Mar 1998 0.2344667
    Apr 1998 0.2402739
    May 1998 0.2335693
    Jun 1998 0.2401256
    Jul 1998 0.2530087
    Aug 1998 0.2499254
    Sep 1998 0.1447415
    Oct 1998 0.1113551
    Nov 1998 0.1355679
    Dec 1998 0.08194575
    Jan 1999 0.07515016
    Feb 1999 0.07498635
    Mar 1999 0.1052093
    Apr 1999 0.08447852
    May 1999 0.04280397
    Jun 1999 0.08062977
    Jul 1999 0.07071169
    Aug 1999 0.09189206
    Sep 1999 0.06243083
    Oct 1999 0.03865217
    Nov 1999 0.02874499
    Dec 1999 0.04130688
    Jan 2000 0.03844831
    Feb 2000 0.06037404
    Mar 2000 0.05879232
    Apr 2000 0.08194394
    May 2000 0.09320349
    Jun 2000 0.06336458
    Jul 2000 0.08680925
    Aug 2000 0.1237887
    Sep 2000 0.1397861
    Oct 2000 0.1022588
    Nov 2000 0.0712823
    Dec 2000 0.07463779
    Jan 2001 0.08270568
    Feb 2001 0.1156816
    Mar 2001 0.1468302
    Apr 2001 0.1521924
    May 2001 0.147814
    Jun 2001 0.17751
    Jul 2001 0.19754
    Aug 2001 0.1959883
    Sep 2001 0.1791117
    Oct 2001 0.1720449
    Nov 2001 0.1469903
    Dec 2001 0.1485475
    Jan 2002 0.1395823
    Feb 2002 0.1580624
    Mar 2002 0.185709
    Apr 2002 0.1832927
    May 2002 0.2010266
    Jun 2002 0.2124081
    Jul 2002 0.174453
    Aug 2002 0.1907526
    Sep 2002 0.2072088
    Oct 2002 0.1969357
    Nov 2002 0.1676047
    Dec 2002 0.1814916
    Jan 2003 0.1687423
    Feb 2003 0.1825819
    Mar 2003 0.1823316
    Apr 2003 0.162945
    May 2003 0.1813169
    Jun 2003 0.1913233
    Jul 2003 0.2404132
    Aug 2003 0.2514006
    Sep 2003 0.2564752
    Oct 2003 0.2644121
    Nov 2003 0.2156461
    Dec 2003 0.1834547
    Jan 2004 0.1782636
    Feb 2004 0.1783864
    Mar 2004 0.1626329
    Apr 2004 0.1775255
    May 2004 0.160961
    Jun 2004 0.1562004
    Jul 2004 0.1796378
    Aug 2004 0.1923908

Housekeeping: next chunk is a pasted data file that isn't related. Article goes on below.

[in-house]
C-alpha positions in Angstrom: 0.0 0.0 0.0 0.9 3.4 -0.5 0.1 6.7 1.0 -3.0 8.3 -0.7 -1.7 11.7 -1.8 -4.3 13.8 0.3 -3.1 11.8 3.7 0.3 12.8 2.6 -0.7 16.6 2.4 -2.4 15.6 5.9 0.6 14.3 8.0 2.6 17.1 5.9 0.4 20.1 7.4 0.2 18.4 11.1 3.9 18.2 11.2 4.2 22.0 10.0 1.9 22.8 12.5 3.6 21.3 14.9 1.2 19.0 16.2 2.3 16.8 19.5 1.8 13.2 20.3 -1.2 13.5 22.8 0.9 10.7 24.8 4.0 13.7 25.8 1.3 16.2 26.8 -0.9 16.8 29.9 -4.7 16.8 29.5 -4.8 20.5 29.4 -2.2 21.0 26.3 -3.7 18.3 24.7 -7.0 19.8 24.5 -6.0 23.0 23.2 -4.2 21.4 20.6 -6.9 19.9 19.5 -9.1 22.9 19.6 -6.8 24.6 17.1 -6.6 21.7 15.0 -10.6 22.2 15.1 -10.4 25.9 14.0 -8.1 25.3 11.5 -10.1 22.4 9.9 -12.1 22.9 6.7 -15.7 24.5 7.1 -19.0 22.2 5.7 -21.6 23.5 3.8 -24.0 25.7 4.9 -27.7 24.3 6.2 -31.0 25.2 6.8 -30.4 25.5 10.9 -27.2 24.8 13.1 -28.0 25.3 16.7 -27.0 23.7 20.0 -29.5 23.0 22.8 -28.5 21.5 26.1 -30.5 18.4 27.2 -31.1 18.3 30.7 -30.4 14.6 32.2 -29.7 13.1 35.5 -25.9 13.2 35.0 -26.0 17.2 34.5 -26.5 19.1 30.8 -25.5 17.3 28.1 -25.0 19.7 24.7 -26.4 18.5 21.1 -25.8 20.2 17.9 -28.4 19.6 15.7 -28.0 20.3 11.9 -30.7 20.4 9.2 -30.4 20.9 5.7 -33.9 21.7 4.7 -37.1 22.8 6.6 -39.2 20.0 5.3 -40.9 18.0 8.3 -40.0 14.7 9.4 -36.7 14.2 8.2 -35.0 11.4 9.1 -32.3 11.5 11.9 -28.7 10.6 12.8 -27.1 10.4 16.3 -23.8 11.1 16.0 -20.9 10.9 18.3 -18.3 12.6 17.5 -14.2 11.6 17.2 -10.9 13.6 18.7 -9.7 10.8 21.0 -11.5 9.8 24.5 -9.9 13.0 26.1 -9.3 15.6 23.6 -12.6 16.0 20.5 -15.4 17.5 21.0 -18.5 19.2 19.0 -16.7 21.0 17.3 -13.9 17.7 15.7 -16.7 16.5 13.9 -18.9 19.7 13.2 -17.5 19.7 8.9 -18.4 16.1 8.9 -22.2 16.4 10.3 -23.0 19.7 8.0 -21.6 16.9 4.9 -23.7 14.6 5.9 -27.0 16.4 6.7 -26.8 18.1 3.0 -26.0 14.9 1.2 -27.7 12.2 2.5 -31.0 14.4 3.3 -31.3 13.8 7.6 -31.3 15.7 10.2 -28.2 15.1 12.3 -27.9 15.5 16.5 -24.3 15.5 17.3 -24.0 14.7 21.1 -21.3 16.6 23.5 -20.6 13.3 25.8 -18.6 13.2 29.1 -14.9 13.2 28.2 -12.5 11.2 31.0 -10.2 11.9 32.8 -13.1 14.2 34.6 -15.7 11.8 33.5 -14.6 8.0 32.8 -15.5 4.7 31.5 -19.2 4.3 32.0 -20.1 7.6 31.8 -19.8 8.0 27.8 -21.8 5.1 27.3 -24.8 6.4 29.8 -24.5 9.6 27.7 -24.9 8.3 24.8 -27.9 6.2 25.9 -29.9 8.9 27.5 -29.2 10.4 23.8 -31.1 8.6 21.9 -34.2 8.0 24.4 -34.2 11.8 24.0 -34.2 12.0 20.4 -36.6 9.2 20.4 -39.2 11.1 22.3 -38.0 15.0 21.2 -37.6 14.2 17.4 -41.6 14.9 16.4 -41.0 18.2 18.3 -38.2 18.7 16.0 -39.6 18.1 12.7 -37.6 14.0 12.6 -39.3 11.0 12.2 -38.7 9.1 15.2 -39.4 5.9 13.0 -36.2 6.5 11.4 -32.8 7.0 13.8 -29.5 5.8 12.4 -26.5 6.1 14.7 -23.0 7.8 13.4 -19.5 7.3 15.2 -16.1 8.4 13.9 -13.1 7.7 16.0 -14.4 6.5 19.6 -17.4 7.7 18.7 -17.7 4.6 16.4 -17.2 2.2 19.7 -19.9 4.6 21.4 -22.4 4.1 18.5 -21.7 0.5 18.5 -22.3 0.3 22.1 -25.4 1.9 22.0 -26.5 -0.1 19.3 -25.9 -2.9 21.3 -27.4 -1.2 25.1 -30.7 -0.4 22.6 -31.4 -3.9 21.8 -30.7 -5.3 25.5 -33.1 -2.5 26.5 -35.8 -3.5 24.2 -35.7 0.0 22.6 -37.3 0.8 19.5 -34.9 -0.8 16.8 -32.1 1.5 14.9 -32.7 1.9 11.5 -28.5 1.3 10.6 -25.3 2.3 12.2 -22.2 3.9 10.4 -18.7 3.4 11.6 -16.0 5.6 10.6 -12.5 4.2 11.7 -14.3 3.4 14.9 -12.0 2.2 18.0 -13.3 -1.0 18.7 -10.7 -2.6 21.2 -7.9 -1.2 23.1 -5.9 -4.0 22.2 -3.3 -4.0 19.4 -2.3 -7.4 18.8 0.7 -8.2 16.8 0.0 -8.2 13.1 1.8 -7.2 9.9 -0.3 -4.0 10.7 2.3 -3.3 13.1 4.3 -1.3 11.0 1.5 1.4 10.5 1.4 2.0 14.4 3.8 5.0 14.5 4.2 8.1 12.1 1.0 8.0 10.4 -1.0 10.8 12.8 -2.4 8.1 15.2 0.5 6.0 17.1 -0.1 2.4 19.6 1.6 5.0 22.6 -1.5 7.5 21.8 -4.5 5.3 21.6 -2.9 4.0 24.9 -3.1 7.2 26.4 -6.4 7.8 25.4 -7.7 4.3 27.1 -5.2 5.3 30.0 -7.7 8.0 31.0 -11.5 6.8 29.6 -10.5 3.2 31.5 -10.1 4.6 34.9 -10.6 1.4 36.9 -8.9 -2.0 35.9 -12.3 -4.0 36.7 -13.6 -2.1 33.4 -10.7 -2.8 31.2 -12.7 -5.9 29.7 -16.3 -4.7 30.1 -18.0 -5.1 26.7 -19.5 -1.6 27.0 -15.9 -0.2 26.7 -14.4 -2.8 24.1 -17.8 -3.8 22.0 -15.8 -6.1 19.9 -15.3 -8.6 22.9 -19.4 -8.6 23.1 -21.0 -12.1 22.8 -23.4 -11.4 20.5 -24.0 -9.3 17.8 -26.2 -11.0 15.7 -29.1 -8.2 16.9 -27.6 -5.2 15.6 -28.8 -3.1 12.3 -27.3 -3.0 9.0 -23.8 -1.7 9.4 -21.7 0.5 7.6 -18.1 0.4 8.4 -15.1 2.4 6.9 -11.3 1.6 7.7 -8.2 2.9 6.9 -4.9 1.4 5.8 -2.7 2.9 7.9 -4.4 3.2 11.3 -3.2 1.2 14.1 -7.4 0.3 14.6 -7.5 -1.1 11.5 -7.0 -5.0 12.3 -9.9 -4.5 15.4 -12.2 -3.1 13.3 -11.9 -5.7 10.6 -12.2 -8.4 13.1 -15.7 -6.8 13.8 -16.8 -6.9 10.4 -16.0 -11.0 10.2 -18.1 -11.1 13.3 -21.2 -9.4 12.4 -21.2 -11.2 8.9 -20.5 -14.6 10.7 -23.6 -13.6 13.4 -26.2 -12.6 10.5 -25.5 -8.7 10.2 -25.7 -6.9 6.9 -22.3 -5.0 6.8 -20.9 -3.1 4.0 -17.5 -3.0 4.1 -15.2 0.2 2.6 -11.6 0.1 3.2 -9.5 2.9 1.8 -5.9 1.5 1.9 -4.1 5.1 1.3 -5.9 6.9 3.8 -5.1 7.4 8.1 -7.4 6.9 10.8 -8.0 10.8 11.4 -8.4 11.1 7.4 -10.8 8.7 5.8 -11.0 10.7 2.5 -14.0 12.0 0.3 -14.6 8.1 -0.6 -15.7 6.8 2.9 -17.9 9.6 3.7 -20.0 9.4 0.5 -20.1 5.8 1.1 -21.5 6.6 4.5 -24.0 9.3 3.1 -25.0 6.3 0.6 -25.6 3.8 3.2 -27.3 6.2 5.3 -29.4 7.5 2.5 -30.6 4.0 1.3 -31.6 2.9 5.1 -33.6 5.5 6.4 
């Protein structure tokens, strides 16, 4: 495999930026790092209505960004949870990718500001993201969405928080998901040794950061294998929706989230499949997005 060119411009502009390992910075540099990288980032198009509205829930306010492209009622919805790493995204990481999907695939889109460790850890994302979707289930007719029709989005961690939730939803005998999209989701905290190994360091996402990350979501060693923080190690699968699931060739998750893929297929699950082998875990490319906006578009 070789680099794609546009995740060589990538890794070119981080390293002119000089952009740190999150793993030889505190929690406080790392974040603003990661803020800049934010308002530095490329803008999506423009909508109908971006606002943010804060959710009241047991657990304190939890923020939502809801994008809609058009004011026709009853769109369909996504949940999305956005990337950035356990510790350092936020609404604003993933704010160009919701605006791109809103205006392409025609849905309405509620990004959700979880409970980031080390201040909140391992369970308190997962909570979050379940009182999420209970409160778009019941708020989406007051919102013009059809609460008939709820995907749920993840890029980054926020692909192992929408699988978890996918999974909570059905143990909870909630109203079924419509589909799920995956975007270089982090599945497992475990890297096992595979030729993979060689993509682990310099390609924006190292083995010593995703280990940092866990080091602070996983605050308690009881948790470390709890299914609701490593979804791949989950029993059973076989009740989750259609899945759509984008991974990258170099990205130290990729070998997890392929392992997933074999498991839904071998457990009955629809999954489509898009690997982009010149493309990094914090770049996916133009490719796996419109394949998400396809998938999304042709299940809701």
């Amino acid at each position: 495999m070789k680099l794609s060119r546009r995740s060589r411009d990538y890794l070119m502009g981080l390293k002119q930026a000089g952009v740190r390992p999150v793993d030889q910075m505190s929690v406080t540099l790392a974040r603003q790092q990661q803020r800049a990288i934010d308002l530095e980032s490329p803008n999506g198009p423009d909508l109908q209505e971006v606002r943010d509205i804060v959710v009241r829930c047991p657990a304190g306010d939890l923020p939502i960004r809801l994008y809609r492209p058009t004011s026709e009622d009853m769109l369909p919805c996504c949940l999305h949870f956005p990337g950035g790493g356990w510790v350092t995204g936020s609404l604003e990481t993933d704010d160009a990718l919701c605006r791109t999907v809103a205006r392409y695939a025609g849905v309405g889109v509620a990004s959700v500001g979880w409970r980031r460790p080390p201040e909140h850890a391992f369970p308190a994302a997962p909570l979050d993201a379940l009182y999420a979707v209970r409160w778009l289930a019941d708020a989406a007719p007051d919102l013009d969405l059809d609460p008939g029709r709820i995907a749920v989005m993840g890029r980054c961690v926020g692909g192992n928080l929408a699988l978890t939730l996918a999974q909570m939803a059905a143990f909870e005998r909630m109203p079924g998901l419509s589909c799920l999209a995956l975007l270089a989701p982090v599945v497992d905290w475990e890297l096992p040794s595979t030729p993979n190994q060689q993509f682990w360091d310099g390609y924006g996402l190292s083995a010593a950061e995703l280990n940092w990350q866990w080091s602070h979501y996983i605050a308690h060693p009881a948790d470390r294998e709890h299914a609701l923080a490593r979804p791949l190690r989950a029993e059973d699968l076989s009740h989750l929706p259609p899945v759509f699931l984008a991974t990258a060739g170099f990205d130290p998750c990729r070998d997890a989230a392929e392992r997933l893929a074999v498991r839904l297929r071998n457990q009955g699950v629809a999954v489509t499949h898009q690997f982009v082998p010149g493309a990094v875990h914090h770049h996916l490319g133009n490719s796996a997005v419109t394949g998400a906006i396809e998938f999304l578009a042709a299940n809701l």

Sep 2004 0.1961212
    Oct 2004 0.202955
    Nov 2004 0.2019148
    Dec 2004 0.1686895
    Jan 2005 0.163947
    Feb 2005 0.1619621
    Mar 2005 0.1731489
    Apr 2005 0.1857262
    May 2005 0.2070996
    Jun 2005 0.231862
    Jul 2005 0.2565544
    Aug 2005 0.2660439
    Sep 2005 0.2280342
    Oct 2005 0.2108345
    Nov 2005 0.1713751
    Dec 2005 0.1444722
    Jan 2006 0.1818948
    Feb 2006 0.1599053
    Mar 2006 0.156377
    Apr 2006 0.1853395
    May 2006 0.2148389
    Jun 2006 0.2241145
    Jul 2006 0.2375992
    Aug 2006 0.2526374
    Sep 2006 0.2565653
    Oct 2006 0.2488205
    Nov 2006 0.2536167
    Dec 2006 0.2293839
    Jan 2007 0.1737495
    Feb 2007 0.152247
    Mar 2007 0.1279241
    Apr 2007 0.1168311
    May 2007 0.1053258
    Jun 2007 0.1332335
    Jul 2007 0.1260821
    Aug 2007 0.1221715
    Sep 2007 0.1533127
    Oct 2007 0.1053941
    Nov 2007 0.05161904
    Dec 2007 0.01218784
    Jan 2008 0.02712232
    Feb 2008 0.03710502
    Mar 2008 0.04172916
    Apr 2008 0.0660921
    May 2008 0.08436203
    Jun 2008 0.125253
    Jul 2008 0.1472342
    Aug 2008 0.1710402
    Sep 2008 0.1727576
    Oct 2008 0.17164
    Nov 2008 0.1128185
    Dec 2008 0.1058309
    Jan 2009 0.09593465
    Feb 2009 0.08207044
    Mar 2009 0.1023098
    Apr 2009 0.1352293
    May 2009 0.1789652
    Jun 2009 0.232763
    Jul 2009 0.2471906

  15. George E. Smith (10:20:24) : The floating buoy system has some advantages, in that the one metre depth temperature shuld be more representative of the true water temps, being largely unaffected by surface evaporation, which skews the very surface measurement. Not that I am suggesting the SSTs are useless; I think they are extremely useful, but they do have that evaporation shift that is just another variable to get in your hair.
    I would again point out that this hurricane season has been a complete dud.
    There ought to be an “increase” in the SST anomaly just due to the lack of hurricanes that would normally pump the heat to the stratosphere AND mix the surface layers. Stagnant water gets very warm in the top inch or three. Stirred water, not so much…

  16. Roy, thank you for holding the fort of integrity. I’m glad you showed the difference between TMI data and moored-buoy data because therein lies another clue which may solve the mystery. The “cool skin” effect which your graph shows gives an average discrepancy of 0.15 degrees – the buoy readings at 1m depth being warmer. Now in the original chart which was driving you crazy, the discrepancy appears to be of about this order of magnitude.